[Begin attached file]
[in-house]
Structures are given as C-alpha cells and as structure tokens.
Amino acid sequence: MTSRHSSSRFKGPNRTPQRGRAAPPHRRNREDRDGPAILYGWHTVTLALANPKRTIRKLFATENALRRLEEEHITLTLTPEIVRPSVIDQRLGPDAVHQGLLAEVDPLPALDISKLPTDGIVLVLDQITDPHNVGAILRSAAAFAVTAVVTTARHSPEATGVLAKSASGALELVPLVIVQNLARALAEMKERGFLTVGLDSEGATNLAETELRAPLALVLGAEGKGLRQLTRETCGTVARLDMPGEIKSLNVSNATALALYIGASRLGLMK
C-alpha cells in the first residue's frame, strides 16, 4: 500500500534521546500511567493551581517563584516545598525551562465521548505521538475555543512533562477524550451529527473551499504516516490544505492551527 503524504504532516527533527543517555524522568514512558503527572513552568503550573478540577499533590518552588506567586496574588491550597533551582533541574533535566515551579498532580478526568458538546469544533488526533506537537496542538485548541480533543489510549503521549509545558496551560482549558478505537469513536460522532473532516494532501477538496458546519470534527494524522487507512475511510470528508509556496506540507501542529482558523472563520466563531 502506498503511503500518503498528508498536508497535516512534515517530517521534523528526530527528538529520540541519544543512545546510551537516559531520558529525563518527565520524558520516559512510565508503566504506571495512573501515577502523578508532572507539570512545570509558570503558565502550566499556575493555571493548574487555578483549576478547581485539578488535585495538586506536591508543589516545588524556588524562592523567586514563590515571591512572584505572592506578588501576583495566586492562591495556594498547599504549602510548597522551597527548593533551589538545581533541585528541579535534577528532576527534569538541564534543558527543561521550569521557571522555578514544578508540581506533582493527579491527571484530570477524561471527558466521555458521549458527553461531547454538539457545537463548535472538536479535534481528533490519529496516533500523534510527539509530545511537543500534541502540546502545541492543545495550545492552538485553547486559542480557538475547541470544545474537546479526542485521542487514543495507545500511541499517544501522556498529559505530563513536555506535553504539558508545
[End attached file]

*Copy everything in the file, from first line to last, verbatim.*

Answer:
[in-house]
Structures are given as C-alpha cells and as structure tokens.
Amino acid sequence: MTSRHSSSRFKGPNRTPQRGRAAPPHRRNREDRDGPAILYGWHTVTLALANPKRTIRKLFATENALRRLEEEHITLTLTPEIVRPSVIDQRLGPDAVHQGLLAEVDPLPALDISKLPTDGIVLVLDQITDPHNVGAILRSAAAFAVTAVVTTARHSPEATGVLAKSASGALELVPLVIVQNLARALAEMKERGFLTVGLDSEGATNLAETELRAPLALVLGAEGKGLRQLTRETCGTVARLDMPGEIKSLNVSNATALALYIGASRLGLMK
C-alpha cells in the first residue's frame, strides 16, 4: 500500500534521546500511567493551581517563584516545598525551562465521548505521538475555543512533562477524550451529527473551499504516516490544505492551527 503524504504532516527533527543517555524522568514512558503527572513552568503550573478540577499533590518552588506567586496574588491550597533551582533541574533535566515551579498532580478526568458538546469544533488526533506537537496542538485548541480533543489510549503521549509545558496551560482549558478505537469513536460522532473532516494532501477538496458546519470534527494524522487507512475511510470528508509556496506540507501542529482558523472563520466563531 502506498503511503500518503498528508498536508497535516512534515517530517521534523528526530527528538529520540541519544543512545546510551537516559531520558529525563518527565520524558520516559512510565508503566504506571495512573501515577502523578508532572507539570512545570509558570503558565502550566499556575493555571493548574487555578483549576478547581485539578488535585495538586506536591508543589516545588524556588524562592523567586514563590515571591512572584505572592506578588501576583495566586492562591495556594498547599504549602510548597522551597527548593533551589538545581533541585528541579535534577528532576527534569538541564534543558527543561521550569521557571522555578514544578508540581506533582493527579491527571484530570477524561471527558466521555458521549458527553461531547454538539457545537463548535472538536479535534481528533490519529496516533500523534510527539509530545511537543500534541502540546502545541492543545495550545492552538485553547486559542480557538475547541470544545474537546479526542485521542487514543495507545500511541499517544501522556498529559505530563513536555506535553504539558508545